In an ideal world, the set of indices underlying a fixed index annuity (FIA) would remain unchanged throughout the product’s lifespan. Advisers would do their research, make recommendations, and continue to track the same set of indices.
In reality, however, carriers sometimes withdraw an index from further investment, citing “capacity issues.” This can cause frustration and anguish among advisers and raise questions from investors, especially when they have put substantial effort into understanding an index that has been delivering good returns.
How can advisers explain to their clients that, irritating though it may seem, carriers are in fact behaving responsibly by making such decisions?
In a broad sense, capacity refers to the assets under management (AUM) beyond which a strategy cannot achieve performance over time matching its stated return objectives or expectations. Reaching capacity is a reason a hedge fund may close a fund to new investors, so protecting the interests of existing investors. In the case of the risk-control indices used in FIAs, the considerations are similar, although not identical.
When a carrier issues an FIA, it usually engages one or more banks as hedge providers to offer the options on the indices that compose the FIA. The hedge providers trade the components of these FIA indices in the markets, replicating the indices’ performance and “delta hedging” the options they have sold to the carrier. The figure below illustrates the relationship.
The Different Entities Involved in an FIA
If this hedging activity makes up a significant fraction of the daily trading in a particular component of an FIA index — for example, a stock or an exchange-traded fund (ETF) — it may have a material effect on the component’s price. If, say, a hedger needs to buy $100 million of a stock, and the average daily volume traded is $200 million, the hedging would represent 50% of the usual daily liquidity. This hedging activity may feed back into the level of the FIA index itself, potentially to the detriment of the performance of the FIA — and the retirees who have bought it.
Both the carrier and the index sponsor should wish to avoid this situation — the carrier for the sake of its end clients, and the index sponsor for the integrity of its index.
The capacity of an index is not a hard-and-fast number, but rather a guideline amount at which the required hedging activity may have a non-negligible effect on index performance. In the case of an FIA index, capacity is estimated by the hedge provider at the time it agrees to start selling the options to the carrier.
So how might issues occur?
The simplest case is when an FIA sells very successfully. This is likely driven by strong performance of one or more of the risk-control indices used in the FIA, attracting inflows. The carrier must buy more options from the hedge provider, which in turn must hedge a greater volume. Everyone is happy, until the required hedge amount of one of the FIA indices approaches the capacity of that index.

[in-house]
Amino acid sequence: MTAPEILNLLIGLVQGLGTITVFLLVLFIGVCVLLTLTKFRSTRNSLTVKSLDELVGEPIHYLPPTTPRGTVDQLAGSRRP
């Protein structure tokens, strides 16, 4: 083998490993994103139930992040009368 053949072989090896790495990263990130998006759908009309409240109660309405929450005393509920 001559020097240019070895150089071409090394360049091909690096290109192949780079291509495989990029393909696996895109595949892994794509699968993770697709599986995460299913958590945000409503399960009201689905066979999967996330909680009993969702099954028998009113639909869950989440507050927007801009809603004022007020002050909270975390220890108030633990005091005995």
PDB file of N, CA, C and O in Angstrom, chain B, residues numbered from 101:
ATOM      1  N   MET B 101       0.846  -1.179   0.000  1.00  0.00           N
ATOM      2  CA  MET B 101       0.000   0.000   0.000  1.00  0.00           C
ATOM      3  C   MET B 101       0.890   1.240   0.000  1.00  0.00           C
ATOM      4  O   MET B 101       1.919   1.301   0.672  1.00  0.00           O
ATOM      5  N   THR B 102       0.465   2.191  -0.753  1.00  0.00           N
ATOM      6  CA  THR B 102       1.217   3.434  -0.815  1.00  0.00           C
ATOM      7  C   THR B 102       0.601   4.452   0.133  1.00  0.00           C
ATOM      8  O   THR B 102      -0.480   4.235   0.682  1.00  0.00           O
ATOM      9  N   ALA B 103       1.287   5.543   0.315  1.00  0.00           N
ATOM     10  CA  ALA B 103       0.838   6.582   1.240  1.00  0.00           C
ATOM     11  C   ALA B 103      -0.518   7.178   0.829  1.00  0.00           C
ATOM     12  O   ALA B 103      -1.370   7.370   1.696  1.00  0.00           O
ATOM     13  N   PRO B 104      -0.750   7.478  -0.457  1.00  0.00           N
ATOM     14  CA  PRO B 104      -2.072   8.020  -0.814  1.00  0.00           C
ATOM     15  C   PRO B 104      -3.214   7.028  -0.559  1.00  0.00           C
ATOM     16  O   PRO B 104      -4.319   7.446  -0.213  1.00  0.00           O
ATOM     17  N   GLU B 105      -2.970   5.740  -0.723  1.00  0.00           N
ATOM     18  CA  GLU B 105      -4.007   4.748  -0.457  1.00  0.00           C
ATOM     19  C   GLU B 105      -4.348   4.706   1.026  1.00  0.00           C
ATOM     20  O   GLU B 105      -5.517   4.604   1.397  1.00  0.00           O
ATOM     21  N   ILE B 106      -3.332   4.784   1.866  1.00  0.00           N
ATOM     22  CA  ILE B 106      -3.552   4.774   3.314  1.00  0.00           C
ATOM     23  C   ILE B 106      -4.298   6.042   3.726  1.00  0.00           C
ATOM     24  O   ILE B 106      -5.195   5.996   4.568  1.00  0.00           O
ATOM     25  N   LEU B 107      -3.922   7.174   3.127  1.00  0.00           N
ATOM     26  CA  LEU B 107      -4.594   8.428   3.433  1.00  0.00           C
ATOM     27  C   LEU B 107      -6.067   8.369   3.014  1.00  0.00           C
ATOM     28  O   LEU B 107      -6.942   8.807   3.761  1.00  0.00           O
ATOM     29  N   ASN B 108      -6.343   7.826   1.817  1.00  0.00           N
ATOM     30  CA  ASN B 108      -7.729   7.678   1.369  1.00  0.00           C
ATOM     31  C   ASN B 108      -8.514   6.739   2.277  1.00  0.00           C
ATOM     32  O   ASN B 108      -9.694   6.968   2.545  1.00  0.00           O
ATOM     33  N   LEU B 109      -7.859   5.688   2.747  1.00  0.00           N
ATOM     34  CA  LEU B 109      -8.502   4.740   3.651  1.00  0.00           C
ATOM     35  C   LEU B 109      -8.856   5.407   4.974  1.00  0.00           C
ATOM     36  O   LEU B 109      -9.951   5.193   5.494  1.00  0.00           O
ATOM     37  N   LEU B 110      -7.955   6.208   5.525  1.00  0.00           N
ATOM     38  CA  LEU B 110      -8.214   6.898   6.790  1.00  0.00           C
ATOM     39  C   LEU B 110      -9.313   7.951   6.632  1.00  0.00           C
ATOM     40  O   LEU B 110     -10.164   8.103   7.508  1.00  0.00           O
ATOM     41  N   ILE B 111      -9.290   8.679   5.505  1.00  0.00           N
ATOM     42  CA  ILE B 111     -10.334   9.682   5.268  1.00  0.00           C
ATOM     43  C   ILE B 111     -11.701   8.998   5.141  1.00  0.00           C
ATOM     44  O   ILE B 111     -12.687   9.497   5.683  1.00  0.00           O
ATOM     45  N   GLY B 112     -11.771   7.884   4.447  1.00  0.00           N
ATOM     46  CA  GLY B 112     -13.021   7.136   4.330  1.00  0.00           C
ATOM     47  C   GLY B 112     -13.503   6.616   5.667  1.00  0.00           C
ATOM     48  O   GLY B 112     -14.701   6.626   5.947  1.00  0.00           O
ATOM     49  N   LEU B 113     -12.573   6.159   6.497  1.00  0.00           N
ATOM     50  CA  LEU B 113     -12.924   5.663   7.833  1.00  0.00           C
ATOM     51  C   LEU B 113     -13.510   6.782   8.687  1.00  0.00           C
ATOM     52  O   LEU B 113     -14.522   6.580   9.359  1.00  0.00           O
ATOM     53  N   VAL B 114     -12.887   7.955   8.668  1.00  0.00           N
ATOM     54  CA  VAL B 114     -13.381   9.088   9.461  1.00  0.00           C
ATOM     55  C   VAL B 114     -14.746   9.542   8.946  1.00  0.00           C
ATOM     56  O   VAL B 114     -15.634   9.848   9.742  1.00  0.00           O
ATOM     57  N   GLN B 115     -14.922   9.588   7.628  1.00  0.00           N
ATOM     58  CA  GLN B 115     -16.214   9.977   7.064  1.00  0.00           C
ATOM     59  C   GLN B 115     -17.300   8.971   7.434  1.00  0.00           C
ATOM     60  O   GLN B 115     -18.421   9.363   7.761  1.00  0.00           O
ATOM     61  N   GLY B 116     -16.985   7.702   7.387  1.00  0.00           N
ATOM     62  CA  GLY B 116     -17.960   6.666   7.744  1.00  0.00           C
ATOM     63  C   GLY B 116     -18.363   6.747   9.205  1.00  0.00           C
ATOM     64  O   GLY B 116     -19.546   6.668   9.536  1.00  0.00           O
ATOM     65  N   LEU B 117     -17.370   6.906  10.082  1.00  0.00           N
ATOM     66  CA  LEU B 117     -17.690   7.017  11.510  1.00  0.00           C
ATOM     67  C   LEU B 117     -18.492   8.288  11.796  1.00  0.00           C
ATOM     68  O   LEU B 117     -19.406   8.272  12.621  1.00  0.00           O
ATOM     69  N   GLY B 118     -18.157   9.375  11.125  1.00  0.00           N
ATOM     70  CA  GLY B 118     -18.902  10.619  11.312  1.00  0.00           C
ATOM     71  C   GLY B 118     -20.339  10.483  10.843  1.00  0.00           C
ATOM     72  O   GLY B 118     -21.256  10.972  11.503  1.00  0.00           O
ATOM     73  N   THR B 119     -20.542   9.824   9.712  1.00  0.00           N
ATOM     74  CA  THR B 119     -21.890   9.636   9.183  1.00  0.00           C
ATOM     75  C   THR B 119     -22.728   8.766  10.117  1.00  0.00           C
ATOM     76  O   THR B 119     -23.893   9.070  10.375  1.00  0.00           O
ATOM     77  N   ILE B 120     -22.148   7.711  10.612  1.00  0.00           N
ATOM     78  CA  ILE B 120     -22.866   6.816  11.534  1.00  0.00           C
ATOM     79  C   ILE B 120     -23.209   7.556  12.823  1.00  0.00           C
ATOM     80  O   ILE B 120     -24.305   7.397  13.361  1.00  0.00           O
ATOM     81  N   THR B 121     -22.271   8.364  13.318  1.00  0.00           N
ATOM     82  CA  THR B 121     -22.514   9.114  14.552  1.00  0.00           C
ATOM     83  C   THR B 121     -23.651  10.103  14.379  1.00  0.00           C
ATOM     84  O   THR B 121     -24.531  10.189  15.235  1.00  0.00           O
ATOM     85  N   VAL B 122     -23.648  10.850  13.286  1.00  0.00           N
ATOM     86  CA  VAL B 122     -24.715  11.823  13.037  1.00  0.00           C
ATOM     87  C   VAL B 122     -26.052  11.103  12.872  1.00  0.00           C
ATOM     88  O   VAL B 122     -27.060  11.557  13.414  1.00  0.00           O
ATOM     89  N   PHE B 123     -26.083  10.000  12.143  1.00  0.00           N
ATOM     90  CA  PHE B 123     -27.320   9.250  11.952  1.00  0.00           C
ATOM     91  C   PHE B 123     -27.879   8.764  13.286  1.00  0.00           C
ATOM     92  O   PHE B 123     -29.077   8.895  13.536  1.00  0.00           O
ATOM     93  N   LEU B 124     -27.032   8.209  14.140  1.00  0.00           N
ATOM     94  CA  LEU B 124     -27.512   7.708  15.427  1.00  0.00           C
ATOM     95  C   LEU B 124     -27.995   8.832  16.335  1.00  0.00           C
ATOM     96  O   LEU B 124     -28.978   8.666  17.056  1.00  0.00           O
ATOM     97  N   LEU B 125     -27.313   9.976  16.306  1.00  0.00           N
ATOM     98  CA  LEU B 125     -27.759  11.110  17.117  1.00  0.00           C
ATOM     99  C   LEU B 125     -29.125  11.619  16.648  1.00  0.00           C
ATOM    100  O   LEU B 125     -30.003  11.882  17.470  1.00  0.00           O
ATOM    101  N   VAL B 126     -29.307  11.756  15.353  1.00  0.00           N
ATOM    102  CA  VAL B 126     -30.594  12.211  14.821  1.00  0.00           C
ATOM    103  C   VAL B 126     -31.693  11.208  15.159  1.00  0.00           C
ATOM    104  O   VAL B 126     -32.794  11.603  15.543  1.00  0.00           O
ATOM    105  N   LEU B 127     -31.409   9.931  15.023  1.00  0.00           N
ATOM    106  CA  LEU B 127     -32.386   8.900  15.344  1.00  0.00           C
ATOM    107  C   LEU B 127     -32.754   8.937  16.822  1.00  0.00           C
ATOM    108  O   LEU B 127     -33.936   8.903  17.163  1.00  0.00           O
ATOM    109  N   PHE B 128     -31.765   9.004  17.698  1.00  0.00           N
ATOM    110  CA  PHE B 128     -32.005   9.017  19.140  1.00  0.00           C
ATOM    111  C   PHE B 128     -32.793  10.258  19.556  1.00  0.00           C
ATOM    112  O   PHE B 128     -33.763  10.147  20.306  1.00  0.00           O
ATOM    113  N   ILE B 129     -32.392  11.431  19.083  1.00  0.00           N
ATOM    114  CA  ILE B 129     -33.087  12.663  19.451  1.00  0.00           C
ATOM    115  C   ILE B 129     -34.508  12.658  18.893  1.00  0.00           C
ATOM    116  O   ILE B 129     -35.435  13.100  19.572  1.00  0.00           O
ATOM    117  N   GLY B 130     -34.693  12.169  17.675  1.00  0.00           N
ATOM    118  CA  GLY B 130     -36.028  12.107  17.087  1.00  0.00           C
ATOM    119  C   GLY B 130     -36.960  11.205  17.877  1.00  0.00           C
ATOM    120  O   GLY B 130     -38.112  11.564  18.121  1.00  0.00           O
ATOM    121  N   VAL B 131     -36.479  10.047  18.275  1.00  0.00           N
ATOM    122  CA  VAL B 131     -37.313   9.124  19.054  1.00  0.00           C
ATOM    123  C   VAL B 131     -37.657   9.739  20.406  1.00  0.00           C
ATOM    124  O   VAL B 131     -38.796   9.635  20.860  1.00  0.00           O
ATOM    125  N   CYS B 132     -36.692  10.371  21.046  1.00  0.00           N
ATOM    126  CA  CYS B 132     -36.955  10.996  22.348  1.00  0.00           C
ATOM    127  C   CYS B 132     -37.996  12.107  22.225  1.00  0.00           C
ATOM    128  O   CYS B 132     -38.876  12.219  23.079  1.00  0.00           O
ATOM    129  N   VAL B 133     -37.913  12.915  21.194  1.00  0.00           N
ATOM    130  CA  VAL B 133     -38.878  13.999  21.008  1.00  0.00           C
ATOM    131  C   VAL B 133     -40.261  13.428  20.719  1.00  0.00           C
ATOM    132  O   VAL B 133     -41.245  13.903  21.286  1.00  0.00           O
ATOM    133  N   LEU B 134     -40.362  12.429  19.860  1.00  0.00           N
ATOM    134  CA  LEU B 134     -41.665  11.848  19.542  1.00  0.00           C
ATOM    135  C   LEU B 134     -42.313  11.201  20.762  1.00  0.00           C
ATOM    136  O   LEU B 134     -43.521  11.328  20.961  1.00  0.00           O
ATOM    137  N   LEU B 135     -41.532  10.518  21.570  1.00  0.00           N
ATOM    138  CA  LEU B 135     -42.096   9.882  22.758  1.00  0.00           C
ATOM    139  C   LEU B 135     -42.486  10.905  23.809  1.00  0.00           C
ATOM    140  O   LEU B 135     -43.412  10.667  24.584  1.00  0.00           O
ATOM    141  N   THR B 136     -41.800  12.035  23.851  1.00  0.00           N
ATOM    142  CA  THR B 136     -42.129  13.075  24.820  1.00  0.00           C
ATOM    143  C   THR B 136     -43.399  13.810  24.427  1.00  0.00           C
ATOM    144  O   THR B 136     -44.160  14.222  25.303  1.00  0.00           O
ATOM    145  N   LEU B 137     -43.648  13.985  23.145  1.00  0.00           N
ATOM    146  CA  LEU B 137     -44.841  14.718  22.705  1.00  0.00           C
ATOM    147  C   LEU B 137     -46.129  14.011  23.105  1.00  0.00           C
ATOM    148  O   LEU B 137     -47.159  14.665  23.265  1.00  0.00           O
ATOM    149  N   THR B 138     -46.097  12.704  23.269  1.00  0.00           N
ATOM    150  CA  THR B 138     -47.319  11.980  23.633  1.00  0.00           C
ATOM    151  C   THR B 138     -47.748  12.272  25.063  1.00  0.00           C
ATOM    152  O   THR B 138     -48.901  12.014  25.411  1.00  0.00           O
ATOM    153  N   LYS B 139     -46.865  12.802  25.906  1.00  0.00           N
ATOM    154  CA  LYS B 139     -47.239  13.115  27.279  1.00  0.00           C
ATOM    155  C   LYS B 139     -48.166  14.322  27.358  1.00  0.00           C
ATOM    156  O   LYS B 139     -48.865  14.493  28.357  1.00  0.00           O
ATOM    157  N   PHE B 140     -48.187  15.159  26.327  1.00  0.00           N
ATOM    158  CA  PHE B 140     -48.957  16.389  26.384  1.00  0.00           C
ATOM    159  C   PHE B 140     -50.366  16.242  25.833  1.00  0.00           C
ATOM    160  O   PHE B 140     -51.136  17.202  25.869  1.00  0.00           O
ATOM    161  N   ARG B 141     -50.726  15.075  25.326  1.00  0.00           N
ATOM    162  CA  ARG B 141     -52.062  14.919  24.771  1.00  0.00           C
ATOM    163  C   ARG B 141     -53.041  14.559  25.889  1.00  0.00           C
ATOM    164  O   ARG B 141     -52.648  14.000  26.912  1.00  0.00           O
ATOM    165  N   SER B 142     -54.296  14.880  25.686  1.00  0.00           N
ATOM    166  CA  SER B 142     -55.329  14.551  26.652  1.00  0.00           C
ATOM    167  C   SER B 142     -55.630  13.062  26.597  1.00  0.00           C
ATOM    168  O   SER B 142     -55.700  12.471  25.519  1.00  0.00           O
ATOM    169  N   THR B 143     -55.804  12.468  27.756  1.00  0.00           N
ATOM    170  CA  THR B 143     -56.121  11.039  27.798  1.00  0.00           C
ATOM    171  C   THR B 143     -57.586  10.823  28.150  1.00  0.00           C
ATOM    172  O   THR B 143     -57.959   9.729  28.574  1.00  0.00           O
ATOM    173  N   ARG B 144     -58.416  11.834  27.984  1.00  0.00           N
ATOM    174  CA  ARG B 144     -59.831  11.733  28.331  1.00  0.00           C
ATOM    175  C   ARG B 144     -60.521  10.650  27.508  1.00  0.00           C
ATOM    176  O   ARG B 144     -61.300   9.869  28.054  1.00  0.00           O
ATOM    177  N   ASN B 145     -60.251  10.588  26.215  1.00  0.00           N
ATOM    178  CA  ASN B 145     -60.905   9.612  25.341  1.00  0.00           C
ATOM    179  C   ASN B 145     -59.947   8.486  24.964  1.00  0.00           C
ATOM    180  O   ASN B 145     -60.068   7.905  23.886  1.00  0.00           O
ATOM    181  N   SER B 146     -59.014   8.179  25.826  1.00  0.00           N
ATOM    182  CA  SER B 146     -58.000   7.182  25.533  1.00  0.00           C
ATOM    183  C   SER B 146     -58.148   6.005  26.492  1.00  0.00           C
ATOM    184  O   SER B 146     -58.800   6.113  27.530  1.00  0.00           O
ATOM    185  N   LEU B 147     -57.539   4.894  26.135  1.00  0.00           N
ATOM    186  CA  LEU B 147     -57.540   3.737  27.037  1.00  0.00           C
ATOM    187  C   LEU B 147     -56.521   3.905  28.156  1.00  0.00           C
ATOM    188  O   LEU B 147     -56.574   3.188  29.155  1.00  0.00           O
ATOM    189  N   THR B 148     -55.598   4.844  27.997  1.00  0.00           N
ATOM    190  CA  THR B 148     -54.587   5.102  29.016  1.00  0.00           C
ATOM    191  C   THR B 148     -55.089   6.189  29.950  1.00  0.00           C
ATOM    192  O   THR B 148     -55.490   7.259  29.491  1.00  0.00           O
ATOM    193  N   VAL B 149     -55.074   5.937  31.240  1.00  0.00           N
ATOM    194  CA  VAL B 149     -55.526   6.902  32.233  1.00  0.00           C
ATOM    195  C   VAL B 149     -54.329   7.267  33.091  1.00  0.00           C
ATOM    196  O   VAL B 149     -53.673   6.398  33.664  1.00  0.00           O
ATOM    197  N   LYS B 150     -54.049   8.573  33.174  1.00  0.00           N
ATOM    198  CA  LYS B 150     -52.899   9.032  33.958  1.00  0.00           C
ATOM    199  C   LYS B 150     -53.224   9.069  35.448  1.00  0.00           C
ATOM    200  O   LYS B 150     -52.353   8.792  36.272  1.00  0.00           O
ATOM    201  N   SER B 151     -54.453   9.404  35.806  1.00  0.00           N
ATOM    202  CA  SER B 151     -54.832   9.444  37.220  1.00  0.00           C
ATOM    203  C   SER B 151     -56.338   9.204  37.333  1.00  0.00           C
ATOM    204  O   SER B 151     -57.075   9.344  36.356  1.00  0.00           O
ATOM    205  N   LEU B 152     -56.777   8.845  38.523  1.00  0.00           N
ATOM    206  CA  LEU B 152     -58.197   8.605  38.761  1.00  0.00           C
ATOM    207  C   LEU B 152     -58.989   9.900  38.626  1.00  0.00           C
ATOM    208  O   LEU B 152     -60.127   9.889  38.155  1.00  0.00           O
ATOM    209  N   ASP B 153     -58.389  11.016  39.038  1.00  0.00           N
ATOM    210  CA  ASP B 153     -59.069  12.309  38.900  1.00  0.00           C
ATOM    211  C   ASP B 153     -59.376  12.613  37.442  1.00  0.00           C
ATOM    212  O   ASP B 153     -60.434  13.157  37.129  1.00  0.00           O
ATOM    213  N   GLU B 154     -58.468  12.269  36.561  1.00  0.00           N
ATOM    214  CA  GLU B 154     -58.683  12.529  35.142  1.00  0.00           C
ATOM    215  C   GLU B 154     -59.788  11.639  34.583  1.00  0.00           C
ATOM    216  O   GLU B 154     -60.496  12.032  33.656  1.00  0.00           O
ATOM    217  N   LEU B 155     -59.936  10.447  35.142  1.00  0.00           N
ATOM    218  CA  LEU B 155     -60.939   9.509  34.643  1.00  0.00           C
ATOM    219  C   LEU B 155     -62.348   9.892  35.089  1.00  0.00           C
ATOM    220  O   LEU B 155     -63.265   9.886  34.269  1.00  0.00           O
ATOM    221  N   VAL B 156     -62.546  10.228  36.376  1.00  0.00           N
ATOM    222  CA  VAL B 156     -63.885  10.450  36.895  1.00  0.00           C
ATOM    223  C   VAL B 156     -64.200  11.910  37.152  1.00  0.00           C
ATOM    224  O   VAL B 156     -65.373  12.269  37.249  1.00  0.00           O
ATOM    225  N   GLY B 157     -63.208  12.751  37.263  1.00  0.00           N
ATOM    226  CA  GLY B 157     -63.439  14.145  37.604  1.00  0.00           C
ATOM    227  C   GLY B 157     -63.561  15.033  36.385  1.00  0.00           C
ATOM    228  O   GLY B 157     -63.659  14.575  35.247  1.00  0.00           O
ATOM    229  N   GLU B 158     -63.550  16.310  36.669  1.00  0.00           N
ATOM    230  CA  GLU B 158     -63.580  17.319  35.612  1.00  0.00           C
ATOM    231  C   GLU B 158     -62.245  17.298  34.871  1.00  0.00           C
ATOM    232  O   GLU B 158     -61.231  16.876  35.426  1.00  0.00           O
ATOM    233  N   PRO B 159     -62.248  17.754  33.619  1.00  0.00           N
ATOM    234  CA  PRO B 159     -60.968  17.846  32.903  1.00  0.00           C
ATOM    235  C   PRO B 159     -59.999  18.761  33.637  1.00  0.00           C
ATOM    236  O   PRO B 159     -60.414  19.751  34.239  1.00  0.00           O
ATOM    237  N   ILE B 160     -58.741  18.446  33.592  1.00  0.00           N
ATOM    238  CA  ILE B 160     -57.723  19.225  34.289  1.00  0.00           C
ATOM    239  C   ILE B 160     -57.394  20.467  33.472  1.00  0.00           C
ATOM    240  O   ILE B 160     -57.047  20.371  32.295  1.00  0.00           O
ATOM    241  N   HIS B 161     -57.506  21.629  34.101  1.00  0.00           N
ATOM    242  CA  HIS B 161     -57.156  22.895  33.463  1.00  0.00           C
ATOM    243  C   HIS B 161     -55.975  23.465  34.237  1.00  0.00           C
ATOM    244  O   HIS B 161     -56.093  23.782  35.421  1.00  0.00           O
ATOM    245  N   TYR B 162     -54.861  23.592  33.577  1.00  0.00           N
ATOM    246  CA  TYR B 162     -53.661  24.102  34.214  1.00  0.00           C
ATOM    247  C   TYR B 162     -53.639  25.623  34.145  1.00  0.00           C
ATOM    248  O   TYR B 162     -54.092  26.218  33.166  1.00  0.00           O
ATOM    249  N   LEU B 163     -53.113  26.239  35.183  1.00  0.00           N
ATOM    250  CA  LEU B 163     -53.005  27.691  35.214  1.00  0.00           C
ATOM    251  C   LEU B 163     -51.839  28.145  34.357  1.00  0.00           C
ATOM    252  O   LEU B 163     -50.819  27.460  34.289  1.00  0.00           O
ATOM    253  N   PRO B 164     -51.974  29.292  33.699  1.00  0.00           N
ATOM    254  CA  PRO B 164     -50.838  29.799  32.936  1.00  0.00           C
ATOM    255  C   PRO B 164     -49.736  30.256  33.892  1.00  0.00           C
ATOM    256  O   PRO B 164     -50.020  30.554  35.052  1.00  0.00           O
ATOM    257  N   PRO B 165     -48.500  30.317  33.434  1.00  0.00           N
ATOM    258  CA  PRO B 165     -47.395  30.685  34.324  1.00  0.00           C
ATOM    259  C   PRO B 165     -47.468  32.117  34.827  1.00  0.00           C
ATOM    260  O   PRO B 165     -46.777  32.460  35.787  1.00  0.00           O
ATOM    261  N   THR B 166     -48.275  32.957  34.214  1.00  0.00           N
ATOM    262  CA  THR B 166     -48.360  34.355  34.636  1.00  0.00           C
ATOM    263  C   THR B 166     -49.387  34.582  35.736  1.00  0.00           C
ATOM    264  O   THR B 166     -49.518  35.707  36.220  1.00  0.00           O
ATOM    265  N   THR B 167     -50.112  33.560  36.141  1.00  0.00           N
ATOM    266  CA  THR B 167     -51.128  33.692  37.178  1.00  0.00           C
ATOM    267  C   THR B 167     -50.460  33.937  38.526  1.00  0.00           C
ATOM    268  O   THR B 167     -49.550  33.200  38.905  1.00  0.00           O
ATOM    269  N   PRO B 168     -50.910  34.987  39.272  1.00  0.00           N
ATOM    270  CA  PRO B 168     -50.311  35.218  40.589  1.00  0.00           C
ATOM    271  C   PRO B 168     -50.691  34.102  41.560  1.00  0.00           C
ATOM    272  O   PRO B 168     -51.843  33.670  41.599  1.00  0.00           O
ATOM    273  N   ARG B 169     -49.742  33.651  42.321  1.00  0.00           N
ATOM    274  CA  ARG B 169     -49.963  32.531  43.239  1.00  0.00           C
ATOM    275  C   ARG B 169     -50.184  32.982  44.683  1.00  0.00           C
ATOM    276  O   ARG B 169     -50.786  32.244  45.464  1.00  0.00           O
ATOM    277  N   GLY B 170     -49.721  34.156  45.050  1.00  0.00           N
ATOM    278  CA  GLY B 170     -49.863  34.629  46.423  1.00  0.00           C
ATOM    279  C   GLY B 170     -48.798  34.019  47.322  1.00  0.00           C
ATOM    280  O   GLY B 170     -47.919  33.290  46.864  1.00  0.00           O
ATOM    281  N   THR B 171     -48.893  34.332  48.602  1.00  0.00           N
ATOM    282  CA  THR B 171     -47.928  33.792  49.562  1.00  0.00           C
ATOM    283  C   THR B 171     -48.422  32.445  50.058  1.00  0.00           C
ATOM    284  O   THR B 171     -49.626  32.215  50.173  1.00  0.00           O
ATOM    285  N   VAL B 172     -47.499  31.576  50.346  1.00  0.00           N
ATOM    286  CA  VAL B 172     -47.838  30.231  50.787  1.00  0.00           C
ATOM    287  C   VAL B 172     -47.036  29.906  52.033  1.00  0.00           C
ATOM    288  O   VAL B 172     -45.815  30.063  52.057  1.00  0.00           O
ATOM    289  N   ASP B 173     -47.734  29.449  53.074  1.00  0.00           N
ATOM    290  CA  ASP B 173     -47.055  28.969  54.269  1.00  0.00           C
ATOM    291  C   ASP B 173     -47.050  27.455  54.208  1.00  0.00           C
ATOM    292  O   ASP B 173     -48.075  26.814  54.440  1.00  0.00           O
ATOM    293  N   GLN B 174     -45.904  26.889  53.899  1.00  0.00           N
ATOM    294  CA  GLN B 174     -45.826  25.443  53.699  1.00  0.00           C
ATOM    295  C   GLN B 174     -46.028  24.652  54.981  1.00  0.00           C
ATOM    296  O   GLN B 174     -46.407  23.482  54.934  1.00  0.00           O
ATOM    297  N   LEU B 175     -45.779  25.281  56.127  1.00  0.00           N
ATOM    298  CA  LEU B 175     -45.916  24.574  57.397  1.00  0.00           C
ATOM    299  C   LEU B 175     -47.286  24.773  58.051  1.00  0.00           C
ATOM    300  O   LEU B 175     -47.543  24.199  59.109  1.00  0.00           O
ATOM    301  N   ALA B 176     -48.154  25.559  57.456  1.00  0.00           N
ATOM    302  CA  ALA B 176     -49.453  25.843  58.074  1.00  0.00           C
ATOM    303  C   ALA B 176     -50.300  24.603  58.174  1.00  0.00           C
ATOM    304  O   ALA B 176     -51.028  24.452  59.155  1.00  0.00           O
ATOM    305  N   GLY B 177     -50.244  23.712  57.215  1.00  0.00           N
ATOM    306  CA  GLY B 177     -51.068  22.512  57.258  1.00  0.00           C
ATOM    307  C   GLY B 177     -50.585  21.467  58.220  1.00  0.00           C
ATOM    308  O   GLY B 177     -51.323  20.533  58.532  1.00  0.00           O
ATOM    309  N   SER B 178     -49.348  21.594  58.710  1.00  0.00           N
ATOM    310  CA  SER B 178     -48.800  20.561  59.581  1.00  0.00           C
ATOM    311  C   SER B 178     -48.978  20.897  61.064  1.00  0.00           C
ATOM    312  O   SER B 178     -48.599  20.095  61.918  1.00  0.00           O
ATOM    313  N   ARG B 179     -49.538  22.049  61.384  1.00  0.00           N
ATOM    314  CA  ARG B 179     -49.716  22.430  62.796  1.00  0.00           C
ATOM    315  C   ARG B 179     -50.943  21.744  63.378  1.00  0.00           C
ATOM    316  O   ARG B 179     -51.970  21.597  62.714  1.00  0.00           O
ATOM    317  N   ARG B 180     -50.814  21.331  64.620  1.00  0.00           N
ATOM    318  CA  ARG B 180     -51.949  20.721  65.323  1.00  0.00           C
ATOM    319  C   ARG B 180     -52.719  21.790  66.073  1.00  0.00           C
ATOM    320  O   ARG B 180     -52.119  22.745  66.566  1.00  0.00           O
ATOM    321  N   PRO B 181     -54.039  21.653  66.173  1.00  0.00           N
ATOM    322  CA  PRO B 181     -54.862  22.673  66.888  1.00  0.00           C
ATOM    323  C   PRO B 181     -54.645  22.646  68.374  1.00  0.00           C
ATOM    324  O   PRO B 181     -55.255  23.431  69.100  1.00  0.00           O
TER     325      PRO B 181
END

And what about changing market conditions? The risk-control indices used in FIAs tend to be composed of other indices, ETFs, stocks, and futures. Component liquidity can change markedly over time. An underlying ETF may see reduced volumes if it underperforms and investors withdraw; or an underlying future may become thinly traded, with reduced open interest. In both cases, the drop in liquidity can reduce the capacity of the risk-control index.
ICLN: An Illustration
In the ETF world, the iShares Global Clean Energy ETF (ticker: ICLN) offers a good example of an index capacity issue. The ETF was launched in 2008, but as investors responded to the sustainability narrative and clean energy became a key initiative of the Joseph Biden administration, the US ETF’s AUM surged from around $700 million to about $5 billion, while the corresponding European version tracking the same index also grew to around $5 billion. The ETF was also a popular underlying for US structured products, creating a hidden demand for the stocks. The issue was that the underlying index only had 30 constituents, two of which were small, illiquid stocks listed in New Zealand.
When it came time to rebalance, the ETF needed to sell 40 to 50 times the daily liquidity of these two stocks. That would have driven significant price movements. After consultations, the index sponsor, S&P, took a drastic step: It redesigned the index and increased the number of stocks to a target of 100.
While this example applies to an ETF, not an FIA, it demonstrates how changing market conditions and demand can create serious capacity issues in index-linked products.
So, if index capacity is not a pre-set, hardcoded amount, how can carriers best avoid future capacity issues when selecting risk-control indices?
Index capacity depends primarily on the liquidity of the underlying instruments: usually other indices, ETFs, stocks, and futures. Careful selection is therefore essential. But index capacity also depends on the weighting mechanism that allocates to these instruments, the rebalancing mechanism that implements these weightings, and the risk-control mechanism that maintains the index’s volatility at its target level.
The demand for an index, its performance, and market conditions all change over time, challenging product builders and their hedge providers to guarantee provision of an index over the annuities’ longer time scales. Carriers need to take detailed aspects of index design into consideration when performing due diligence on proposed risk-control indices.
With appropriate scrutiny, they can maximize the chances of avoiding capacity issues in the future.
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When Indices Are Cut: What Withdrawals Teach about Risk-Control Index Design is written by Jay Watson for blogs.cfainstitute.org